Desoldering issues

Thread Starter

woozycactus

Joined Jan 4, 2021
52
So I have been trying to harvest parts off of my old 520watt pc power supply and it is almost impossible to desolder. It has solder tracks going to every component and I just cant get the solder to belt and let go of the component with out messing with it for a very long time. Is their a trick to this or how should I be doing it?
 

SamR

Joined Mar 19, 2019
2,909
Flux and a bit of fresh solder blobbed on the tip help. Flux helps with the oxidation and a blob of solder helps with the heat transfer. Not a magic bullet but it helps.
 

dendad

Joined Feb 20, 2016
3,657
You may need a bigger soldering iron, one with more thermal mass as large tracks wick away the heat from a small iron so the solder cannot melt.
This does not mean an iron that is a lot hotter. But, even saying that, increasing the iron temp can help.
I also use a hot air tool to heat the board up. And sometimes, 2 soldering irons.
 

SamR

Joined Mar 19, 2019
2,909
Yup, forgot, use your biggest iron tip to help with the heat transfer and maybe turn the iron temp up if it is adjustable.

Also, I love my vacuum desoldering station...
 

Thread Starter

woozycactus

Joined Jan 4, 2021
52
so i always use flux and tin the tip which i noticed helps a bit but the hot air seems like 20 mins of .5 inches away does not do anything. I was using my rework station iron set to 800F with a big wedge tip and then tried my 100watt gun and its still a fight. using a wick and pump as well. broke 3 out of 6 caps so far.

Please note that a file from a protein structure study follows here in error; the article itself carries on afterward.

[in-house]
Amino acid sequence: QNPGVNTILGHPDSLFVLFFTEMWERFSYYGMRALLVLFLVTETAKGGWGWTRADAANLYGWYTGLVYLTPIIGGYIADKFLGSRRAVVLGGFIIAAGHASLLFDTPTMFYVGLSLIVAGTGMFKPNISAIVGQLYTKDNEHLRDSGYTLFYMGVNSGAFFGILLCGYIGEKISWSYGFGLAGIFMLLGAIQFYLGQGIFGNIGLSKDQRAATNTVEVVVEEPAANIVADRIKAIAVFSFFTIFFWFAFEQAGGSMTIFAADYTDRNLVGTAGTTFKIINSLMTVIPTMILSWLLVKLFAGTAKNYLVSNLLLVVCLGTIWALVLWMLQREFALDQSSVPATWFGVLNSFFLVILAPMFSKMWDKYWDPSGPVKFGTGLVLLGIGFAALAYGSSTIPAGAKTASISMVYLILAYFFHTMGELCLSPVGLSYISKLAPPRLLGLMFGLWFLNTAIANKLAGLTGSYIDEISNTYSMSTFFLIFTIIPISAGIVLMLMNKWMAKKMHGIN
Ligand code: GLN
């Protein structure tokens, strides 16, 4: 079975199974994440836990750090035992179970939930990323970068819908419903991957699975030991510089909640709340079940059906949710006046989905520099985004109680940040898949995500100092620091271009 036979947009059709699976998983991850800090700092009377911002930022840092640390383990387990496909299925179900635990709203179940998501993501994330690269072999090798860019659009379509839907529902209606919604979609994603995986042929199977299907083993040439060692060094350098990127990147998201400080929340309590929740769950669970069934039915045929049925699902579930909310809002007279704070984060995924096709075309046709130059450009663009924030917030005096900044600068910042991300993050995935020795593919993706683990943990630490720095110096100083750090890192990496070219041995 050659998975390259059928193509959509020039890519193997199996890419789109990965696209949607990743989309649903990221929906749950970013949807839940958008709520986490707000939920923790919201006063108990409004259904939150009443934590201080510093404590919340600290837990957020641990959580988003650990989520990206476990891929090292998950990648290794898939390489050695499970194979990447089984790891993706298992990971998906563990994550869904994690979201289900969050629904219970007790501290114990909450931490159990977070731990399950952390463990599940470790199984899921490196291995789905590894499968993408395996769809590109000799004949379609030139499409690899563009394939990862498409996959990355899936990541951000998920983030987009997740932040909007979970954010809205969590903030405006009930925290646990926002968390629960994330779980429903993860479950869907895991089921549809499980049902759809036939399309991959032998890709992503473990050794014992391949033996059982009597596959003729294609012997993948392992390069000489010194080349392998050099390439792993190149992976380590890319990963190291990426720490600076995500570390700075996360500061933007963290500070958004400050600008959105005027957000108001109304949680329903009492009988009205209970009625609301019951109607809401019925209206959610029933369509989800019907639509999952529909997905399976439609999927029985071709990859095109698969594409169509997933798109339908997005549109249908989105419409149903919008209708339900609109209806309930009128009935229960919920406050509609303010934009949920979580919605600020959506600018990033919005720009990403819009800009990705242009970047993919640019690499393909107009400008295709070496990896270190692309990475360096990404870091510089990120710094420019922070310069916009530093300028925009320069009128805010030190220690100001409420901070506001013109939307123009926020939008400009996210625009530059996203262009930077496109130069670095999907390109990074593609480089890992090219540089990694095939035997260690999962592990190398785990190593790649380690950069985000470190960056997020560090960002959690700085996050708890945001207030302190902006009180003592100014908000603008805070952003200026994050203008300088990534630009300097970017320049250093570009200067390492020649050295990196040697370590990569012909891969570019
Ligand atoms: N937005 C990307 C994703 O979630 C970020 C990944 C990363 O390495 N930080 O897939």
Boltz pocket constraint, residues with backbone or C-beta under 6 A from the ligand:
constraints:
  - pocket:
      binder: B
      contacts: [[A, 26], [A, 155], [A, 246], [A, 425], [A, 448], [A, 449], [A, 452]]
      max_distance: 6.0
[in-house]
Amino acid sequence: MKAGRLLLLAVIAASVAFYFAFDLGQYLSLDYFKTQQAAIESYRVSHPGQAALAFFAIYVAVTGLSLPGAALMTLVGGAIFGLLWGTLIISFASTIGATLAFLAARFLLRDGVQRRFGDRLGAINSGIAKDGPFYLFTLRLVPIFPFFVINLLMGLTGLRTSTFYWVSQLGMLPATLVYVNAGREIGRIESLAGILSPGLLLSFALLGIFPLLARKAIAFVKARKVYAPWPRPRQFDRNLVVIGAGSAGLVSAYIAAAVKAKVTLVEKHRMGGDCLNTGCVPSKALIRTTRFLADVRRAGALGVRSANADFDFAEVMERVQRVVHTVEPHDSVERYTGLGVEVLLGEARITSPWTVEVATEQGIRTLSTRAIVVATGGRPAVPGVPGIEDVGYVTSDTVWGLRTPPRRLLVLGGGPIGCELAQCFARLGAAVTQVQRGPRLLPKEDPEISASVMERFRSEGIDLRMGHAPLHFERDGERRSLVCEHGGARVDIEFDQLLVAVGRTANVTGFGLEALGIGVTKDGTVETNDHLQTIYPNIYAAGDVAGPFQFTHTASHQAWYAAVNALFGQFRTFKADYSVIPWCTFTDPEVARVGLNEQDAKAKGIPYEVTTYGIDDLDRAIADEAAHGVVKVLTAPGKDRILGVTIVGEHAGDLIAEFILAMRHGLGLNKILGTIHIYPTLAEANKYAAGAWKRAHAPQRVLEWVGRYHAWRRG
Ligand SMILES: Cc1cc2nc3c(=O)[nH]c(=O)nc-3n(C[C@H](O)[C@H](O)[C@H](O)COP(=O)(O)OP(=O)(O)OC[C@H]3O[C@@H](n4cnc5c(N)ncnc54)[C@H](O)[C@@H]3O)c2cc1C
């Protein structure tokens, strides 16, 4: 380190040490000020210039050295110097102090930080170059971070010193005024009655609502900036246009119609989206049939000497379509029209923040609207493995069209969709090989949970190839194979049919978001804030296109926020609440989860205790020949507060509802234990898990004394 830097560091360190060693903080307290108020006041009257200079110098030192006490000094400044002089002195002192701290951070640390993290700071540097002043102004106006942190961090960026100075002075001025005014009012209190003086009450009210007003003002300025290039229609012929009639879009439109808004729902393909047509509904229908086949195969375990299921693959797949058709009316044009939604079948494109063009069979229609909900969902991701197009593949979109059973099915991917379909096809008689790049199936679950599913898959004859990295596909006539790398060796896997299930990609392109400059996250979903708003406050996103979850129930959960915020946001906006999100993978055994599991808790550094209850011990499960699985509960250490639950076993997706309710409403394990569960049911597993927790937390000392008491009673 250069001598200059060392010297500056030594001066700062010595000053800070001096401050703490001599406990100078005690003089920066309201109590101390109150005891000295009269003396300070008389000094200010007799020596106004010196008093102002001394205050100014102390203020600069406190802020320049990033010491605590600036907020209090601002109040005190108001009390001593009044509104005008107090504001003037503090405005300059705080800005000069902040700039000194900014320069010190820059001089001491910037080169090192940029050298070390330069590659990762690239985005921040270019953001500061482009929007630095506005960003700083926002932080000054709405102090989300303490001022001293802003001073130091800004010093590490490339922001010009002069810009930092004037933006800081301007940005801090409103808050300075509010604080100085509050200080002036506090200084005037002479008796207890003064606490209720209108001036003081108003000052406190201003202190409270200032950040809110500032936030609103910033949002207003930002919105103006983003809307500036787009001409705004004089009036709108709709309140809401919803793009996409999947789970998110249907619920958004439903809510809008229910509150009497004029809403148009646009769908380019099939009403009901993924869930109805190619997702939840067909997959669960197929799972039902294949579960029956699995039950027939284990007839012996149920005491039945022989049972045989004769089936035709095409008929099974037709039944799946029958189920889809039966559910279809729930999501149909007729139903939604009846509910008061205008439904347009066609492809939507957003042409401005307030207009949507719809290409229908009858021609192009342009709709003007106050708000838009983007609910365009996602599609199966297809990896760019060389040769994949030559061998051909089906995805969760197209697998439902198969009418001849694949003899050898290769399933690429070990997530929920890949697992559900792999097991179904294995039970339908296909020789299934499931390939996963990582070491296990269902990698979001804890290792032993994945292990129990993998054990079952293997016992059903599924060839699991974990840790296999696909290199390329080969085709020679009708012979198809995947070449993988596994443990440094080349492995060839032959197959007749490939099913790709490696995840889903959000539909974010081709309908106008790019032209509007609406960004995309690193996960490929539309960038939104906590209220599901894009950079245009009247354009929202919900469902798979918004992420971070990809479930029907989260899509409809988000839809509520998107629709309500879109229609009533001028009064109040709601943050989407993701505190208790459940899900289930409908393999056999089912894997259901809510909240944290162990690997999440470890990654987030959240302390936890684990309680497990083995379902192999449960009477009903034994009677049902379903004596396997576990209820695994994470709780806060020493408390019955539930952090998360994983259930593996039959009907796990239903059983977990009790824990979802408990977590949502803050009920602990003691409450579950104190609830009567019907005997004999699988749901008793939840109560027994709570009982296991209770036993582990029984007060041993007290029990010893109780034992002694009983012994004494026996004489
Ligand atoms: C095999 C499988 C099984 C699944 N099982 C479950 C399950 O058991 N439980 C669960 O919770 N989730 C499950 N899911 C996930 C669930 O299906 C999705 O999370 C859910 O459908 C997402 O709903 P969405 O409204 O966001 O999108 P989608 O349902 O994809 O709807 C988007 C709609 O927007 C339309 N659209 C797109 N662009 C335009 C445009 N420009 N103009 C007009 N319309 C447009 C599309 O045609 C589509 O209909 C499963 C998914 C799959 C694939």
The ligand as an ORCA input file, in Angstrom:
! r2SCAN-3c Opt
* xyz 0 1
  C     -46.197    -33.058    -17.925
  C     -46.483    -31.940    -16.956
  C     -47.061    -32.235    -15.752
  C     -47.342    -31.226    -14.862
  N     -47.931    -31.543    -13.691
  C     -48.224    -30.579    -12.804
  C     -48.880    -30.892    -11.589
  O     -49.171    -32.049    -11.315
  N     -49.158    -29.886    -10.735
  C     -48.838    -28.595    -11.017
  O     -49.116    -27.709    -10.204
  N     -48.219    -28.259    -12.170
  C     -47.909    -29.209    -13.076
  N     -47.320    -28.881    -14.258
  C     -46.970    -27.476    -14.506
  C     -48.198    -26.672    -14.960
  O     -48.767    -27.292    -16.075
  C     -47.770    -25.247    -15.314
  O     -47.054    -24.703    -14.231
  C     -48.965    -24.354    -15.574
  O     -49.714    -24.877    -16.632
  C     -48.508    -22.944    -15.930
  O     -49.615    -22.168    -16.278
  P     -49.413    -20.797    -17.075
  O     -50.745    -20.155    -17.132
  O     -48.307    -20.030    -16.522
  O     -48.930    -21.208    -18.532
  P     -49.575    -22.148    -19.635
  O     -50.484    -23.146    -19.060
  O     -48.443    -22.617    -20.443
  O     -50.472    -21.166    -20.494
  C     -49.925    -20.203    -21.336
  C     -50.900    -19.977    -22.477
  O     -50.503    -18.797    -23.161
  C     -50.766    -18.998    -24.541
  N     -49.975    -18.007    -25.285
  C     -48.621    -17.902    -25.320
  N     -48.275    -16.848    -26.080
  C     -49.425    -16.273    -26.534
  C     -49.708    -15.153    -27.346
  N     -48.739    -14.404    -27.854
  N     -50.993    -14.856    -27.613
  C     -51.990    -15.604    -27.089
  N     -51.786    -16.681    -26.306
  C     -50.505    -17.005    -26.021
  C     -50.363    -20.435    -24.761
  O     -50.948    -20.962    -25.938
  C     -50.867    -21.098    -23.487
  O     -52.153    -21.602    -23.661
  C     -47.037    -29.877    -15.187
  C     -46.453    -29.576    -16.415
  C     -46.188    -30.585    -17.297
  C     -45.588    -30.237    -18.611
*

KMoffett

Joined Dec 19, 2007
2,918
One issue may be getting all the pins on a component hot at the same time so you can pull it. I've dealt this with over the years by making a custom de-soldering tool. I use a Weller soldering gun. Removed the standard tip, and replaced it with a shaped 14Ga or 12Ga copper wire. I bend the wire into a shape that will make contact with all pins of the component. Tin the wire where it will contact the pins. Flux the component's pins before applying the new wire tip to it. This works great on things like relays and radial capacitors that have wide pin spacing. Also DIP ICs and connectors that have a lot of pins.
 

dendad

Joined Feb 20, 2016
3,657
In stead of trying to remove the solder around the pins, another way is to melt the solder in the joint whiles applying pressure to lift the part out, a bit at a time.
There is such a thing as a solder pot. A pool of solder that will allow you to melt an area.
 

jpanhalt

Joined Jan 18, 2008
10,953
You can also use a propane torch. Great for things that have lots of solder, like RF shields, but also for parts. I usually heat the back side. rather than the part. Parts either fall off or you can use a quick flick in a bucket/trash can to get them.

I used that method before getting my hot air tool. If I were to harvest parts nw, I would give that a try.
 

andrewmm

Joined Feb 25, 2011
907
As its a PSU, there are a few possibilities, depending upon its provenance.

The board is designed to dissipate heat, so you have to heat a large area up to compensate.
The board could be conformably coated, making de soldering a pain
The board could be using a higher temperature solder, used in some Industrial and Mill PSU's.